Every outlet is mum on it…… probably because they haven’t decided, OR the answer is ‘no’ and they don’t want that fact to overshadow the LR release announcement.

    • Or…more likely is that all of the press either spent the day riding 80 miles and is finally getting a chance to breath, or that if they did spend the day riding they spent the day doing other press events/writing/etc… Eurobike is packed, and so it’s a bit of rushing to do one thing to the next and eventually getting around to eating (it’s 9:15PM now, I’m finally eating for the first time today).

      Keep in mind with Pioneer, they were installing on a wider variety of cranksets, and they were installing on *your* crankset. With Stages, they’re use case here is that you had bought one of the two compatible left only crank arms, of which even then things are tight since only one of those crank arms is actually shipping.

    • Kellen

      Perhaps I should clarify…. I meant ‘mum’ as in, not a single release story mentioned or speculated or dropped a “it remains to be seen whether or not…” I wasn’t implying you weren’t open to asking or were somehow towing a party line here (if that’s how it read, Ray sorry, your pieces never read like Peloton ;-). That’s all…. I’ll reserve comment on riding 80 miles before/after/around work tho.

    • M

      “Another person interested in if there’s an upgrade plan available or something similar to what Pioneer offers.”

      would love to see this….

  17. Henry Tambor

    There is a third reason for using a dual-sided (left-and-right) power-meter not mentioned here, but very important for data-savvy users of WKO4: The modelling in WKO4 needs good data to work well and a one-sided meter can skew the model by inflating PMAX. Another issue with one-sided Stages that I’ve seen is an over-abundance of spiked data. While this is not a big deal for many users, it does pose a problem for those individuals using some of the more advanced analytics of WKO4. Spiked data = garbage analytics (GIGO). Sure, WKO4 allows users to clean bad data, but Stages need to step-up and deliver products that are less prone to power- spikes.

  18. Lukman

    Its too late, Stages.

    Im an owner of 2 Stages 1st Gen powermeters. Both have water ingress issue. Reliability is an issue. Its hard to convince myself to buy from Stages again.

    Quarq and Favero has been my go to power meters now.

    • Kellen

      Lukman- i had the same w 2 first/gen units, but were replaced w the updated 2nd-gen under warranty and those (now 3 units as I changed geoupsets along the way) have been solid and legitimately waterproof (riding nearly submerged twice, and in the rain constantly). Bagging on Stages is trendy, and I wasn’t happy in the least to start w the first gen versions, but honestly I’ve been quite please ever since.

  19. Paul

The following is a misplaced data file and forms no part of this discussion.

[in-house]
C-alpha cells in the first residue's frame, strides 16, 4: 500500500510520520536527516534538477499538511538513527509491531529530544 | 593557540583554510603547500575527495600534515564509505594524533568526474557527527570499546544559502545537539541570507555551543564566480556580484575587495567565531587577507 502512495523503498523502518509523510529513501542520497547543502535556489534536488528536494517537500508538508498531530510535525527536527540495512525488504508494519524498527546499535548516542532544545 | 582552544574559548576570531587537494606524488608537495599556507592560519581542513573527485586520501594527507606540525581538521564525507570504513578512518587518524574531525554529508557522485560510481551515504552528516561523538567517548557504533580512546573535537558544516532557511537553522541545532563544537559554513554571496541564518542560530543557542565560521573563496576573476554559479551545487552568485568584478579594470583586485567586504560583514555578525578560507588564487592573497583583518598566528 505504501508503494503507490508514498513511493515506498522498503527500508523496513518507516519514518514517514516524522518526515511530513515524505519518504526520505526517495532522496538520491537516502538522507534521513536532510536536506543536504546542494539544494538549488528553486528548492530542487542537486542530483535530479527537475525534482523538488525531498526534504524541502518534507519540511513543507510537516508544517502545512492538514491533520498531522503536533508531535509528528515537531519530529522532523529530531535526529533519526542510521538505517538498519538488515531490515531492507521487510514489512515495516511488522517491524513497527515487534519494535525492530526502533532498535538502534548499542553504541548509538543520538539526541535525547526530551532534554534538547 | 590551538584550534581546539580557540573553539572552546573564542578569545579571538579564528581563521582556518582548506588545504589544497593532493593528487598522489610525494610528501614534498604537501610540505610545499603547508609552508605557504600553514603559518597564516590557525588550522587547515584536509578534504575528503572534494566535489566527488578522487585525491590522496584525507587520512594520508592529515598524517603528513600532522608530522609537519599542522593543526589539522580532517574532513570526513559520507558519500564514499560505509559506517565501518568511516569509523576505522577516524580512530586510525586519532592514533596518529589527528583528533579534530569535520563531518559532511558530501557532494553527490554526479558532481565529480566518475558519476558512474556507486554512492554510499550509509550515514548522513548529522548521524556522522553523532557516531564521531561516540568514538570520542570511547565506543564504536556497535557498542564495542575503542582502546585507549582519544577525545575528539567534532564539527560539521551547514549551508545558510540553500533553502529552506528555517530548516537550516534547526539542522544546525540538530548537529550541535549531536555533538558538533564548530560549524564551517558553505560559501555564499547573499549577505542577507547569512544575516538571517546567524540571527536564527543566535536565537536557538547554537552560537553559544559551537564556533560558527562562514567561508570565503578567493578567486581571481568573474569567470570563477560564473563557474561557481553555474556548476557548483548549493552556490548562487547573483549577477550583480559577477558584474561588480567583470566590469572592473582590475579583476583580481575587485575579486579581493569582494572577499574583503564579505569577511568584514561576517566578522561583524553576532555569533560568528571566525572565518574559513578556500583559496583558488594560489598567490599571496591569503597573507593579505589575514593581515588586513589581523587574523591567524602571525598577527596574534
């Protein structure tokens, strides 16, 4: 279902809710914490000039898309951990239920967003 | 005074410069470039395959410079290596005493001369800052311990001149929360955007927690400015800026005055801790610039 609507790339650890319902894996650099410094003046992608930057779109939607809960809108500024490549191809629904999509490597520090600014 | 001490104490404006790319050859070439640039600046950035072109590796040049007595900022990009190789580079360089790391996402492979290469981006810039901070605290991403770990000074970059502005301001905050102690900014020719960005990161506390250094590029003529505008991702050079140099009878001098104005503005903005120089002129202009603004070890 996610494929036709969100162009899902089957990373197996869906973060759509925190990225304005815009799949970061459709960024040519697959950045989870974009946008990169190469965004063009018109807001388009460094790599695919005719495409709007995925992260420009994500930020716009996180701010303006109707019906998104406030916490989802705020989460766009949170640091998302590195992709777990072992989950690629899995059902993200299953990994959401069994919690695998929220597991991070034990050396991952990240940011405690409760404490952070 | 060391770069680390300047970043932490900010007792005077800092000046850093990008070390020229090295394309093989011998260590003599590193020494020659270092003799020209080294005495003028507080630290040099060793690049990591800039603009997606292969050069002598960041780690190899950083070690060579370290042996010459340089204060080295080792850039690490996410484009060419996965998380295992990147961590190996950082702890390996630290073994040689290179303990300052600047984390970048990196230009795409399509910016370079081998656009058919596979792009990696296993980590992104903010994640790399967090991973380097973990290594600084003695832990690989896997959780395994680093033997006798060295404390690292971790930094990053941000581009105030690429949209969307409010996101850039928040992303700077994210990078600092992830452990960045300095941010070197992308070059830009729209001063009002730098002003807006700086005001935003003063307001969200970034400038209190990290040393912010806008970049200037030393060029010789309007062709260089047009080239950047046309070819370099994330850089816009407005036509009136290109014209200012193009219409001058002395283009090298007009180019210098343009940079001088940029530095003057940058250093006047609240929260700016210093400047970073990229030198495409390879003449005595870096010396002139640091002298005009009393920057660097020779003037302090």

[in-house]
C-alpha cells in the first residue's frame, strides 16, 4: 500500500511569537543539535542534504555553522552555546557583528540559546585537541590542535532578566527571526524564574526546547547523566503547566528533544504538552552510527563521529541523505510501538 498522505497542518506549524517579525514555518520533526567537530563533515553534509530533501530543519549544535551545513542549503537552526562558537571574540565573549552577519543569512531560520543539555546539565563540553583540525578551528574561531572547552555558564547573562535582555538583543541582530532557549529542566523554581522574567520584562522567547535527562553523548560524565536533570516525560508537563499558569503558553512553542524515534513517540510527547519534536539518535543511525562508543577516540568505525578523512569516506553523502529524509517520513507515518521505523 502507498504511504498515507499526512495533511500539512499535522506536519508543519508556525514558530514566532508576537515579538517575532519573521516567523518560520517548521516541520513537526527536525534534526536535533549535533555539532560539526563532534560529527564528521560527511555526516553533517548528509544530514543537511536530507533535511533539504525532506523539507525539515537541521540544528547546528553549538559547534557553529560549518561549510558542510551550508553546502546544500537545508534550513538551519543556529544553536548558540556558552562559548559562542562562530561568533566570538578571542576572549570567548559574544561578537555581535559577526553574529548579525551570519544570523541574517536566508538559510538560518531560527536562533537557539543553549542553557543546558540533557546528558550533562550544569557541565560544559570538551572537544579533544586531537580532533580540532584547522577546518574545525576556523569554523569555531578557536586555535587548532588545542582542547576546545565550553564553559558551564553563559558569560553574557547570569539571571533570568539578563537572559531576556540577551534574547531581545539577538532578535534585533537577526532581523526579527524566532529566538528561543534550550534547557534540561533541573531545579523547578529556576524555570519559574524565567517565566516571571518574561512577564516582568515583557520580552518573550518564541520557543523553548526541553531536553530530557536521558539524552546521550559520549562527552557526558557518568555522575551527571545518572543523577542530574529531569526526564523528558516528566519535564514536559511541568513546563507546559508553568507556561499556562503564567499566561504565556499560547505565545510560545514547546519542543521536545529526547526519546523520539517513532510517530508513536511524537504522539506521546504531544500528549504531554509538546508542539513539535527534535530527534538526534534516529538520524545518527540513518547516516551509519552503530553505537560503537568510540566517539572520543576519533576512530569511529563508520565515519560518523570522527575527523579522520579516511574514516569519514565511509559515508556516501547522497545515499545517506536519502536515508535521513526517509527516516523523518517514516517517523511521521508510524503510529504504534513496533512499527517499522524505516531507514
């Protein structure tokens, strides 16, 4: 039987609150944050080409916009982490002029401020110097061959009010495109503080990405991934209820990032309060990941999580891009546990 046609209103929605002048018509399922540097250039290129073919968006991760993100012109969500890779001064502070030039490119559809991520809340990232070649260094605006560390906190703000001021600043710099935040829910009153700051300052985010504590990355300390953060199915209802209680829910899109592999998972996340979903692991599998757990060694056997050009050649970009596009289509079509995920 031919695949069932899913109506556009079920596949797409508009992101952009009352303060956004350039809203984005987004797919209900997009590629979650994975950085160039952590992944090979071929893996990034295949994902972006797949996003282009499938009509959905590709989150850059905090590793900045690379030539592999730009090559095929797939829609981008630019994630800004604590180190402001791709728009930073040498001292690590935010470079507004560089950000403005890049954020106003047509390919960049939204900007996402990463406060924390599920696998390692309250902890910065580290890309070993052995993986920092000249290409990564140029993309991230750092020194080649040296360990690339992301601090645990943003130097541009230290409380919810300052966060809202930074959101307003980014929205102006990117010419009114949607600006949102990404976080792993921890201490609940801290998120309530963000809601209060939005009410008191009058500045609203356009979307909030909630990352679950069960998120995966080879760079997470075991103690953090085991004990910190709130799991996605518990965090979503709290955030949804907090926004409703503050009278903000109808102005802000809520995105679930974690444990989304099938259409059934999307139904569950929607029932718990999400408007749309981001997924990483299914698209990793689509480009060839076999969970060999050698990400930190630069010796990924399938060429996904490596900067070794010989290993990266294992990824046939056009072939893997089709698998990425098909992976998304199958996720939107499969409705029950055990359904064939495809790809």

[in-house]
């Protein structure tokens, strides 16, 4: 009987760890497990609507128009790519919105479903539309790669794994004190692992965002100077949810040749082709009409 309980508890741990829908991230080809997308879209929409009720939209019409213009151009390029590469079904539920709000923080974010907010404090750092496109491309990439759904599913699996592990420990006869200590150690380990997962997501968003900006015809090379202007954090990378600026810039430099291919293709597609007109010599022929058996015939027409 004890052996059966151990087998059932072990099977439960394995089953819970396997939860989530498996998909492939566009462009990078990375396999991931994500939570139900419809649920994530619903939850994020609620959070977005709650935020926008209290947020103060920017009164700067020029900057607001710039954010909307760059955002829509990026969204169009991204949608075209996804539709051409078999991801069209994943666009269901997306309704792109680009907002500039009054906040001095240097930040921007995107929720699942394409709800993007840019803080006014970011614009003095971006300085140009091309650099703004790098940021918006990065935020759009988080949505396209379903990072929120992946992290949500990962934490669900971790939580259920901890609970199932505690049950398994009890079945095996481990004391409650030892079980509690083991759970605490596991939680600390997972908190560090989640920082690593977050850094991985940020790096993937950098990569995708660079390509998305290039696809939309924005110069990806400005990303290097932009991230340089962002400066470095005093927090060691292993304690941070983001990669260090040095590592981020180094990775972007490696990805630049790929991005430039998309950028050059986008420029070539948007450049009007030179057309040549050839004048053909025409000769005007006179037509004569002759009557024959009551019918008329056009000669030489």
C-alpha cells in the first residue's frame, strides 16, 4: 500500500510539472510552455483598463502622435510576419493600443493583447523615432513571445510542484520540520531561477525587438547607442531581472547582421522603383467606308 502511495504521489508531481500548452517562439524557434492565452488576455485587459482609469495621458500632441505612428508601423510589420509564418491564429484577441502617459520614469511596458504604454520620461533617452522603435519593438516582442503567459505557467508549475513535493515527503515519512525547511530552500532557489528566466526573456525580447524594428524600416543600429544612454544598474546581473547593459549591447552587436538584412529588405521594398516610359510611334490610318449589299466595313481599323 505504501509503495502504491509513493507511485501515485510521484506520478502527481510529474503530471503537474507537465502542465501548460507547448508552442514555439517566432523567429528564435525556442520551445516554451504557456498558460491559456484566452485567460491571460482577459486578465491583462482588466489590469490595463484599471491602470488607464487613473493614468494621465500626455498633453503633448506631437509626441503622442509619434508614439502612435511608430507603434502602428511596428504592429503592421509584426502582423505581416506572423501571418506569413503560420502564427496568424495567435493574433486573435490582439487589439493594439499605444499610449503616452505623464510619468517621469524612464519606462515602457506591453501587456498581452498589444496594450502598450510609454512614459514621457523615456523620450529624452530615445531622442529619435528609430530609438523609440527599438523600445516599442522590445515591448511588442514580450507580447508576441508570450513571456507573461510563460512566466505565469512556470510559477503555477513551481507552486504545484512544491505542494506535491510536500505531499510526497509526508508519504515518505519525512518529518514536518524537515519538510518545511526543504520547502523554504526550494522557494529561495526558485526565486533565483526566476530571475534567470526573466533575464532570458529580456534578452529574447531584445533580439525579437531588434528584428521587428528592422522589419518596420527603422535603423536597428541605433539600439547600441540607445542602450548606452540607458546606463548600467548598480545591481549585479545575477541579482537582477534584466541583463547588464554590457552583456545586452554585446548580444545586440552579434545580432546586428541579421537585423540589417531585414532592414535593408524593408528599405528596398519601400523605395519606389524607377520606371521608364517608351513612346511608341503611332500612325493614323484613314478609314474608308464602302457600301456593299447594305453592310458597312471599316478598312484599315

I’m struggling to see how these are going to compete with options like the Assioma pedals that are accurate, true L/R, much cheaper, can be transferred from bike to bike simply and are groupset agnostic.

  20. Christian

    I would like to see a comparison between left only and the new product in term of accuracy.

  21. Sean

    What kind of bottom bracket does the unit require? Will this finally be a unit that fits my Shimano pressfit BB ? (Riding an Ultegra 6800 DI2)

  22. Adam

    “I seem to be a lightning rod for undesired technical events.”

    So you’re saying that in a one-on-one situation Stages still can’t provide you with a reliable unit?! Given the reliability issues of the original models and the massive consumer retail return rate, it doesn’t exactly inspire confidence.

  23. Craig

    I’m just curious if they are making progress on their connectivity issues. I always seem to have issues with the power dropping away to 0 when I’m right in the middle of some set of intervals. So it’s an ok power meter when you can get one of their clearance or slightly blemished models for $400-$500, but I sure wouldn’t want to hand over $1000+ given the problems I’ve had with reliability.

  24. Ryan

    Hey Ray and Matt,

    What’s the current state of the art for shorter-interval recording? Somewhere I read that Stages can be fastest on the market with up to 60hz recording when a Dash is paired with a Stages PM. For those of us who are deeply disturbed data nerds, I’d be very curious to hear where that is at.

    Enjoy Friedrichshafen!
    Ryan

  25. Nico

    Hello, I got a question about the Stages Dash. Is there a idea when the GPS navigation is comming out? I was told it would come out with Eurobike. I see now they are only adding some workout/display/LINK changes in upcomming firmwares.
    I really mis the navigation option, comming from a Wahoo Elemnt…

  26. Jeff Frye

    Hi Ray, great review, seems like the LR would be a great option for folks (like me) building up a new bike and eyeing the new Ultegra groupset lowering the cost of dual sided power to about $200 over single sided. That’s a value proposition that’s tough to pass up even if I’m not totally convinced I need it.

  27. Cam Little

    Is there any hope for those of us who us a Garmin triathlon watch as a head unit to have solid connectivity with stages? My 910xt and my Fenix 5 are horrendously unreliable. Some acknowledgement that one or the other party is working on a solution would at least be a start.